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She started selling arepas from a cart in Queens after fleeing Colombia.  Today, the “Lady of Arepa” looks back on the “triumph” of her flourishing business


Maria Cano – better known as the “Arepa Lady” – has been a staple in Jackson Heights, Queens for decades. After fleeing violence in Colombia, she started selling arepas (corn cakes) in a street cart since the late 1980s, becoming so popular that she and her family were finally able to open two storefronts in New York City. and potentially a third on the way.

However, the origins of his company were not easy.

“When you come to the United States as an immigrant, life is very difficult because you don’t know anyone, you don’t know the language,” she told CBS News in Spanish. “Having young sons who were in school was difficult.”

Cano, now 77, was a former lawyer and judge in Medellin, but as the terrorist grip of drug lord Pablo Escobar continued to expand and government workers became targets of assassinations, she knew it was time to go. Cano left with three of her four sons – all under 18 at the time – and moved to New York City so they could have “better opportunities” in life. The fourth son, who was in college at the time, eventually joined them.

But it was hard to make ends meet to get started, she said. With the help of a friend, Cano was introduced to the world of street vendors, where she learned to prepare her arepas with cheese.

“I had never made areeps before,” she said with a laugh. “But necessity creates solutions. It was something I had to do. Desperate to pay rent, feed my children, and meet the needs of a whole family, I saw an opportunity.”

She started selling arepas from a cart in Queens after fleeing Colombia.  Today, the “Lady of Arepa” looks back on the “triumph” of her flourishing business
Maria Cano has been a staple in Jackson Heights, Queens for decades.

Alejandro Osorio


To make matters even more stressful, Cano and his sons were undocumented and the risk of deportation was another reality they had to live with. Her youngest son, Alejandro Osorio, was around four years old when he arrived in the United States with his mother. Osorio, who now runs the successful family business, told CBS News that the start was a “real struggle.”

“She was working 9 or 10 to 5 a.m. because that’s the only time the cops weren’t really harassing you,” he said, adding that she didn’t have a license. street vendor.

“So she was working those hours to be able to work and even then, like sometimes, they would come and confiscate these products, give you crazy tickets and that’s because she was lucky, she was never arrested” , did he declare.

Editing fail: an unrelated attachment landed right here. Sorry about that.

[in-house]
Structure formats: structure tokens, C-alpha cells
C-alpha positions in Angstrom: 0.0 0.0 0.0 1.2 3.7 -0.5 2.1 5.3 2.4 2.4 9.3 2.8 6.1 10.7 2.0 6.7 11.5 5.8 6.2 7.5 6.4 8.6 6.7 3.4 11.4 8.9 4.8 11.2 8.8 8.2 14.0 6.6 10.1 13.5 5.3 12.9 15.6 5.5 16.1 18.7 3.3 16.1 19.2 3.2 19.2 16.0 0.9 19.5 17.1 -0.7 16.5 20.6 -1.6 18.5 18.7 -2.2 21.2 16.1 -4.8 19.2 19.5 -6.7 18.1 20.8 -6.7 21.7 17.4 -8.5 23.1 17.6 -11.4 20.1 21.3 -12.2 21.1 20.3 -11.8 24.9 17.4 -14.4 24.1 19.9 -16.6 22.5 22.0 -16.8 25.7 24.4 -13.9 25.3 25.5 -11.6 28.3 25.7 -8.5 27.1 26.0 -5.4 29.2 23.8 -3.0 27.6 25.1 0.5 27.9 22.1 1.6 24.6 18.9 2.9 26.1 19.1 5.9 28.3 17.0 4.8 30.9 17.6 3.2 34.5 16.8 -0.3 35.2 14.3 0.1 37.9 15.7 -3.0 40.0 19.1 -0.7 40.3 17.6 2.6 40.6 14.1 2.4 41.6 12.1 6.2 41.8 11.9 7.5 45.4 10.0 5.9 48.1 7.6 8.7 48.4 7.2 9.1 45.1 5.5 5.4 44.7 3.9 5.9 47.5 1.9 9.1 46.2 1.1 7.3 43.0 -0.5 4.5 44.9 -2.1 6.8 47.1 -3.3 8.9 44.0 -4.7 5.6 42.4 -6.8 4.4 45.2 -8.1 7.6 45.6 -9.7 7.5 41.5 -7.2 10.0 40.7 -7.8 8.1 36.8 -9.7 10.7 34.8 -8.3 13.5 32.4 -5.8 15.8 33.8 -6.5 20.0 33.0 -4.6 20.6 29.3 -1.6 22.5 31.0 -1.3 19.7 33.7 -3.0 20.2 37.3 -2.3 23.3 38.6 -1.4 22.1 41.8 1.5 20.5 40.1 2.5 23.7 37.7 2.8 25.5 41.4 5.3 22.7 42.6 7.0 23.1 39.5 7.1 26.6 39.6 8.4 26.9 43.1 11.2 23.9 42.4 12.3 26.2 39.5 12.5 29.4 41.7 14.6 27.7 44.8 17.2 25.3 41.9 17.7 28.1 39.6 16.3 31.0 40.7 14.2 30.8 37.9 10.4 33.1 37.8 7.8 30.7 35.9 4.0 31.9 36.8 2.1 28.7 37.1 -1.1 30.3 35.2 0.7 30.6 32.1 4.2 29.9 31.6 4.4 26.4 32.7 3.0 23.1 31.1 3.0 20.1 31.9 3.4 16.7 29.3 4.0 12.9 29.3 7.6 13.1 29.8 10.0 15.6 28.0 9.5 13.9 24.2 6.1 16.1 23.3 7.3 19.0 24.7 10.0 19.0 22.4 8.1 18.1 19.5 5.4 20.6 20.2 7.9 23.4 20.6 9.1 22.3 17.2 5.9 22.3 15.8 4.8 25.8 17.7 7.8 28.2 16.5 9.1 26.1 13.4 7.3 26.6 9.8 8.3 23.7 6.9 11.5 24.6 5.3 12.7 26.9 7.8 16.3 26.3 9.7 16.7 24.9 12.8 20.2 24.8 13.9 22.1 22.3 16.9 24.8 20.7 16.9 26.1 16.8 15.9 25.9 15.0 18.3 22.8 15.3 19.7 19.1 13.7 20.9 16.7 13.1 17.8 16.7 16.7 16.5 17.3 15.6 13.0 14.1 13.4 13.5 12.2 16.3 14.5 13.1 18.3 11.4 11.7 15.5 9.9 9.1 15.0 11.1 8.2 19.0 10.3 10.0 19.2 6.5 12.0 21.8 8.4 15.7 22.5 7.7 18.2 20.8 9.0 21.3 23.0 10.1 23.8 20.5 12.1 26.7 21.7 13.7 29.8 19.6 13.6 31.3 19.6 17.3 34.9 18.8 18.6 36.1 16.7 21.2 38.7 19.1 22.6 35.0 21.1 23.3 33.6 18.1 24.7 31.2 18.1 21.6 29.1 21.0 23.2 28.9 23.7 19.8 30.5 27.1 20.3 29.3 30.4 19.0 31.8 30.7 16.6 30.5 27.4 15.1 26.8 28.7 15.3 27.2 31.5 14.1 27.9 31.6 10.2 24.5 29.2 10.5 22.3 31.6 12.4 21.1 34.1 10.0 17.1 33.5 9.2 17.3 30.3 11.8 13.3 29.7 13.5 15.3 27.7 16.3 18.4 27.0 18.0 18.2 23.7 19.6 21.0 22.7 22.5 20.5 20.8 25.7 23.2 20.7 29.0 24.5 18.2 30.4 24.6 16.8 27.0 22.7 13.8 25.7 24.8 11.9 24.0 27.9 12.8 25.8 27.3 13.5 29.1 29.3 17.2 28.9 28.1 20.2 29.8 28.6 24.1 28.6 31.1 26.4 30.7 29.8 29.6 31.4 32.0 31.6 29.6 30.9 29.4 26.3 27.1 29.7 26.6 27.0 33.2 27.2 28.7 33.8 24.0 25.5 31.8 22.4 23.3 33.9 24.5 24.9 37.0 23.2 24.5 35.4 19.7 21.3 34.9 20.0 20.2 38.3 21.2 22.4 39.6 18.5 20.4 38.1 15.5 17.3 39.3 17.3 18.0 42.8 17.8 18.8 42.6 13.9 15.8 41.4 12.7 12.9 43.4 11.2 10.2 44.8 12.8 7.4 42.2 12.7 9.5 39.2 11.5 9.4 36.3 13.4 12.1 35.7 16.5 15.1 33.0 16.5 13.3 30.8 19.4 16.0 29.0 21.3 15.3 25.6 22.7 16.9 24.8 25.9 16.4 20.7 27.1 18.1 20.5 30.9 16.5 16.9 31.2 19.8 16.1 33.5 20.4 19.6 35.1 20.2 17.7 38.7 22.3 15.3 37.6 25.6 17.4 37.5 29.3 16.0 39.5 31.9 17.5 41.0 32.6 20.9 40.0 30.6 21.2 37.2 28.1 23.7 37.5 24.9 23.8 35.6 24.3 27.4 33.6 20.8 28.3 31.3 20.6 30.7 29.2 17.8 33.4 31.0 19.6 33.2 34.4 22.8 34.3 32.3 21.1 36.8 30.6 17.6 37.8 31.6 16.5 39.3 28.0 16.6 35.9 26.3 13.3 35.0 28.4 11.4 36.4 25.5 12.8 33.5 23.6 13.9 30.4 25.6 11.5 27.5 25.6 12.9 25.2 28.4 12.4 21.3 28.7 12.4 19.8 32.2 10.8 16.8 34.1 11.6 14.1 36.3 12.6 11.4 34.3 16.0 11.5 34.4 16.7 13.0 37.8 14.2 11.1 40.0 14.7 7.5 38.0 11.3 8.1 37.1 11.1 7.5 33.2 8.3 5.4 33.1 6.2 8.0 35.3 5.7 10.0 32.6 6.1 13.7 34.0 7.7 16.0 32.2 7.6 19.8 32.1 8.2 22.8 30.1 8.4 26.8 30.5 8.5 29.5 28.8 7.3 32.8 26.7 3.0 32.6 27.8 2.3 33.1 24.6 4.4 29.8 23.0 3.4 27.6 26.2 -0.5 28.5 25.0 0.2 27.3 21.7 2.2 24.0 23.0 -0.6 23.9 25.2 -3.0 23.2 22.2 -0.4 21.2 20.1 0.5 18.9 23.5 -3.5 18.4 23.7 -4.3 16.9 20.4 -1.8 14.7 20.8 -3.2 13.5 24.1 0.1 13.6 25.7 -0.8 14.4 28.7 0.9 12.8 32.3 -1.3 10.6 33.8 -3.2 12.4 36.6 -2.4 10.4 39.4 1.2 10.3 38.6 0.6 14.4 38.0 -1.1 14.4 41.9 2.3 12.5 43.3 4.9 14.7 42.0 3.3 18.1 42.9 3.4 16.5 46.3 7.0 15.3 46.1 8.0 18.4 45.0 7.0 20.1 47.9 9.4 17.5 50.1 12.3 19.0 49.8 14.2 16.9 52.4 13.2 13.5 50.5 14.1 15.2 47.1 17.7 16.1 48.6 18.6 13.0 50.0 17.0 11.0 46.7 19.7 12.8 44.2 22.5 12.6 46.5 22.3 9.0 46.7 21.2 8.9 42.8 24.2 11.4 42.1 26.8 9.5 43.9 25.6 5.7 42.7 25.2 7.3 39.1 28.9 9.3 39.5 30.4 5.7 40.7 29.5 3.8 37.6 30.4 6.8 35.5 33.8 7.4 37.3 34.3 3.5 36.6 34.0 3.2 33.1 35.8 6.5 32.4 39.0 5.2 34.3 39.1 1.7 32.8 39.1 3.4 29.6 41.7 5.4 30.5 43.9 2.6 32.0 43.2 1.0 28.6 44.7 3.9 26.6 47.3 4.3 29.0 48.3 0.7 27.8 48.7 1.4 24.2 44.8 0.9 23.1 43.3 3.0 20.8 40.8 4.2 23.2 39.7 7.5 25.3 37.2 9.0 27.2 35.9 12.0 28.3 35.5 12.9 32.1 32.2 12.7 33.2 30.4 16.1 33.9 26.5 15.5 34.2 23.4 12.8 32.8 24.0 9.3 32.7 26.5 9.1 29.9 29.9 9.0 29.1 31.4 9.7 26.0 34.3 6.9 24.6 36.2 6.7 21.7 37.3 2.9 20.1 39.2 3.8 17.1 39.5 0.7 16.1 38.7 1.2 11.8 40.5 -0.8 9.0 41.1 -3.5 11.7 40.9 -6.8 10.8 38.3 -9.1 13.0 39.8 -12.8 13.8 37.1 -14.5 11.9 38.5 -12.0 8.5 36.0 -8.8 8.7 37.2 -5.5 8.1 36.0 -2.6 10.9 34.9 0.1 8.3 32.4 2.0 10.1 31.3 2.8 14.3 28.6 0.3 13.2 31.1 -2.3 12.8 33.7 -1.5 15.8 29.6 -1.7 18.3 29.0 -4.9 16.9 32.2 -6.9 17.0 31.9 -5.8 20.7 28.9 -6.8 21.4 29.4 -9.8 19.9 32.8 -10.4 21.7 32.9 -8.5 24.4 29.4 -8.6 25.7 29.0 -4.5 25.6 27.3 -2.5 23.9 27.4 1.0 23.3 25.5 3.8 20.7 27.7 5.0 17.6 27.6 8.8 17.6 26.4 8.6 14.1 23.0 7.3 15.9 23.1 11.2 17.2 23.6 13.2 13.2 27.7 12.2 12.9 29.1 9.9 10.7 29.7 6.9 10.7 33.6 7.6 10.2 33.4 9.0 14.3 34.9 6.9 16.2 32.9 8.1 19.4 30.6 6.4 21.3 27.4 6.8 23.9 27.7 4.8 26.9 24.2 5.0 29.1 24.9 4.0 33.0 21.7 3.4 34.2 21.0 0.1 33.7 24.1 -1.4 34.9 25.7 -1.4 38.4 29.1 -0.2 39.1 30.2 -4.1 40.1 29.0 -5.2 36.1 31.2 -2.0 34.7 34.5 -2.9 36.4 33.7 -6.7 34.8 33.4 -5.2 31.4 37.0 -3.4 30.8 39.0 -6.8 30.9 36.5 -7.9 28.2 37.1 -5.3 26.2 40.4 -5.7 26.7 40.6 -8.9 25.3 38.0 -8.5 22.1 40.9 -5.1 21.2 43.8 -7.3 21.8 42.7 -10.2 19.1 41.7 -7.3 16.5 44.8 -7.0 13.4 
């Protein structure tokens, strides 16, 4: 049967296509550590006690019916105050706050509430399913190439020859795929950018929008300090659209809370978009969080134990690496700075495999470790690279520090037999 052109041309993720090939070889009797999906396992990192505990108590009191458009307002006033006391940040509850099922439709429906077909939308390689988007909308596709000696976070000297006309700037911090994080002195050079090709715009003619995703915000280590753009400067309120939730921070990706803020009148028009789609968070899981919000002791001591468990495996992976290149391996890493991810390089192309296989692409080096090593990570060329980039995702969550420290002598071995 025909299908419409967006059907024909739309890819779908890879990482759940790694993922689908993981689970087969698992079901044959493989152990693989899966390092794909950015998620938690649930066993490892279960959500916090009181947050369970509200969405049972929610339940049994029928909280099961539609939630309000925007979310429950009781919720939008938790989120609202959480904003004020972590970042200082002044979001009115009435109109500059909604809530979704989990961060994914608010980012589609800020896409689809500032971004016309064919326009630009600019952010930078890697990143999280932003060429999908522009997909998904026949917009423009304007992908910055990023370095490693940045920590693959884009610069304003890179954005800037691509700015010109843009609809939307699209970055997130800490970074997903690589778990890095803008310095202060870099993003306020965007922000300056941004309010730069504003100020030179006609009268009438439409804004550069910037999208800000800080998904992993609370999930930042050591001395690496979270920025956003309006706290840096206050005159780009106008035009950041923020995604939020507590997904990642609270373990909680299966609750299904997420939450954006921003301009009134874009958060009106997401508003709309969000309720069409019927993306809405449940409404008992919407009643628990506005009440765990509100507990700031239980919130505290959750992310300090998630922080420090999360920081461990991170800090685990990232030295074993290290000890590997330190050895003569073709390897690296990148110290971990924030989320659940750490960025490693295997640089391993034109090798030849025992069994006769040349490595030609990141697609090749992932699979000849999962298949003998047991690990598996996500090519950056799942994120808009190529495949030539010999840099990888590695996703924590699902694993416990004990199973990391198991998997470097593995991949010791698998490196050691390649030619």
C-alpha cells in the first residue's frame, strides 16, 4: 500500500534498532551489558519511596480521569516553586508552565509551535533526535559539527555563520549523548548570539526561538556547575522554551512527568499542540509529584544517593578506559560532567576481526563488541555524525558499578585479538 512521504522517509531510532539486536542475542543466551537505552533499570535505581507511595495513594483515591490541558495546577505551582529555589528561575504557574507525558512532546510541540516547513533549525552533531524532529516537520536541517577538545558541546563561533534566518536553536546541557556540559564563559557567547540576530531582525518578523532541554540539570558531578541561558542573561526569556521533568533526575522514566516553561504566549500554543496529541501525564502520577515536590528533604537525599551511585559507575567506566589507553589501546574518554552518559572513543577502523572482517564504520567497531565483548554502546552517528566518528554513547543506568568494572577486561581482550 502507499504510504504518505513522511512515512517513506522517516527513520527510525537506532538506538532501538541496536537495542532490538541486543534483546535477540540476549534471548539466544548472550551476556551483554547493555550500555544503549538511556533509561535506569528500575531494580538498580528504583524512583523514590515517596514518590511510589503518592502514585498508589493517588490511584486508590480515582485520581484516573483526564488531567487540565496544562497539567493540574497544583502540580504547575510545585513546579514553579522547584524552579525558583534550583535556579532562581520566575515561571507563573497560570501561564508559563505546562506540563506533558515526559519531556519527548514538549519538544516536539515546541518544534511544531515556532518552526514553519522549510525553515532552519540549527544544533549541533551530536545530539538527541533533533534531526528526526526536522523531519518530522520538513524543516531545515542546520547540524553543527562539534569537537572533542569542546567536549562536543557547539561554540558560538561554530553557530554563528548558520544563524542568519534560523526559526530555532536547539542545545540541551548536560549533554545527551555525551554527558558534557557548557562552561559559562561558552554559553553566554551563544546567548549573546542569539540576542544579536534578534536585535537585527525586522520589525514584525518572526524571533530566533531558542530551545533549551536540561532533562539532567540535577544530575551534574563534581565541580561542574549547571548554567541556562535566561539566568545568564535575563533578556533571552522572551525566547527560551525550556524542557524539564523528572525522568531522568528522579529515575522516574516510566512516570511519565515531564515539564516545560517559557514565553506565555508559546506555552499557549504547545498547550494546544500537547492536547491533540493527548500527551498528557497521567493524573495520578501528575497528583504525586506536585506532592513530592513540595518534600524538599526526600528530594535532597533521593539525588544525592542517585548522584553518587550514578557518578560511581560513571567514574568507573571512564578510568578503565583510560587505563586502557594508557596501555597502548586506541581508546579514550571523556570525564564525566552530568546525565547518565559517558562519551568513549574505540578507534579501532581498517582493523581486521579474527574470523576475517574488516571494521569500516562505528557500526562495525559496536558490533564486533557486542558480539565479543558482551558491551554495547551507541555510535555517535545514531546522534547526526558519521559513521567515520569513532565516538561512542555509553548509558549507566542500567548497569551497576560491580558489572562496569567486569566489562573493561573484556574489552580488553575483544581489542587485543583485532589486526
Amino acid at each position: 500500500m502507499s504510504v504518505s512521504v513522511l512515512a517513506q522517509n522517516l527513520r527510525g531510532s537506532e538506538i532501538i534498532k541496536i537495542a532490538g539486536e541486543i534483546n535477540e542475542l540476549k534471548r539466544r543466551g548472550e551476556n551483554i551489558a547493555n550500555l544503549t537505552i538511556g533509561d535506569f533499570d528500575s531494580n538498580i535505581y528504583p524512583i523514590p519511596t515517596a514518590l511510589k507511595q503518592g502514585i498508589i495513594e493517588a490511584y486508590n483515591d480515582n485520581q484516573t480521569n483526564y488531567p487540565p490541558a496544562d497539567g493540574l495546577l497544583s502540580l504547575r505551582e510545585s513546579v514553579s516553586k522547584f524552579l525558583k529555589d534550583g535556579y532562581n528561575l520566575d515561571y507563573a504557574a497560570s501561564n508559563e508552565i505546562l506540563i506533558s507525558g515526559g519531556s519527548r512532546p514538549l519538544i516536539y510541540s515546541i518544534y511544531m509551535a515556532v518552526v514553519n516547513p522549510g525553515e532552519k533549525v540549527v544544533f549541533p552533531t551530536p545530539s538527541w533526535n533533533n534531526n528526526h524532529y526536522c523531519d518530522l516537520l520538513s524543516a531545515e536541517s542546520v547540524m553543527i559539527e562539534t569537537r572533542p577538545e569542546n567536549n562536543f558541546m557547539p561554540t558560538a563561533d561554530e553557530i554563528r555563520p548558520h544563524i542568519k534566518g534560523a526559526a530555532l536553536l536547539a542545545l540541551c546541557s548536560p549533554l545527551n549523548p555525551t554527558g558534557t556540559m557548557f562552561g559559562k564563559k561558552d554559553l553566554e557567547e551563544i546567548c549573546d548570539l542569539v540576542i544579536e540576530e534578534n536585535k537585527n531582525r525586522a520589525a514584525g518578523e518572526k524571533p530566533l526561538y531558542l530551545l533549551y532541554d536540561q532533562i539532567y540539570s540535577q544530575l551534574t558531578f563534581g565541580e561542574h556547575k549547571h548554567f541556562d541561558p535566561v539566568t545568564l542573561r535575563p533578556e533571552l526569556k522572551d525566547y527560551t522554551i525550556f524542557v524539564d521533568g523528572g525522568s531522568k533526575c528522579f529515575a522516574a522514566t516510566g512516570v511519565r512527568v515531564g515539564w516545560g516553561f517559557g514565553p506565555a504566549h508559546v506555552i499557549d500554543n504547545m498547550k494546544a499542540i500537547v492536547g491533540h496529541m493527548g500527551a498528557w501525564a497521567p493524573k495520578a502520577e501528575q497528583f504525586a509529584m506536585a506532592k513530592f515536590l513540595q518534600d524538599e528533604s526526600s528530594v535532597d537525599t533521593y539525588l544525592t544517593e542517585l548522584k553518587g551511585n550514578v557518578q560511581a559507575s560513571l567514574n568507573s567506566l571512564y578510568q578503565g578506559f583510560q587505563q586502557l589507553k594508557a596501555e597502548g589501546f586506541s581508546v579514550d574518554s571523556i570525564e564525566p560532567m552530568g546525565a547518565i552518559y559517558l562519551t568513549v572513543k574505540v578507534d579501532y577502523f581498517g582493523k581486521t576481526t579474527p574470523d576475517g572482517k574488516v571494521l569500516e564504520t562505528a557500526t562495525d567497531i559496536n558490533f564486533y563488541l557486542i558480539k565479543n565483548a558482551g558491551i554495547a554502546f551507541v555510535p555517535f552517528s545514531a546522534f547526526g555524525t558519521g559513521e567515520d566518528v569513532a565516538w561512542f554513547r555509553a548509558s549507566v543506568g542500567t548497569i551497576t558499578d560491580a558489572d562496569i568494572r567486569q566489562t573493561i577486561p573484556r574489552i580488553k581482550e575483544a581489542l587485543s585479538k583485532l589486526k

Cano finally got a seller’s permit about 10 years ago, Osorio said, but it was a seasonal permit. According to New York City’s Mobile Food Licensing page, these only last from April through October. The city capped the number of permits to sell street food to 3,000 in 1983.

Last month, a viral video showing sanitation workers throwing out fresh produce from a street vendor in the Bronx sparked outrage, and for Osorio, it brought “flashbacks” to a winter when he was a teenager. .

“My mother had three carts confiscated [by the NYPD] that winter, ”he said. “And we were like broke, and we had to go to a church to eat. ”

She started selling arepas from a cart in Queens after fleeing Colombia.  Today, the “Lady of Arepa” looks back on the “triumph” of her flourishing business
Maria Cano, a former judge, was known as the “Arepa Lady” in Jackson Heights, Queens, because of her signature arepas with cheese – or corn cakes.

Alejandro Osorio


Despite adversity, Cano and his sons finally opened their first store in 2014 after saving $ 70,000 for six years. (They then moved). She now has two brick-and-mortar restaurants with her nickname and face – one a few blocks from where she used to sell arepas on Roosevelt Avenue and another in Brooklyn. A third location is in the works, according to Osorio.

The Jackson Heights flagship site hosted Mayor Bill de Blasio, MP Alexandria Ocasio-Cortez and other public figures who enjoyed munching on the famous arepas. Most of the customers who typically frequent the store today are immigrants or the children of immigrants, Osorio said. He thinks in part that it has helped allay this impact of the coronavirus pandemic on the business because the neighborhood is filled with immigrants.

Osorio believes customers turned to his mother when she worked at the cart because she was a “mother figure” to others.

“People really enjoyed sitting there and feeling like they were back home eating an arepa or a meal from their parents, and you get that love, that warmth of being back home. home, ”he said.

Cano retired in 2017 and returned to Medellin before the pandemic. She told CBS News she was “very proud” of what she helped build.

“It was a triumph thanks to all the efforts we put in,” she said.

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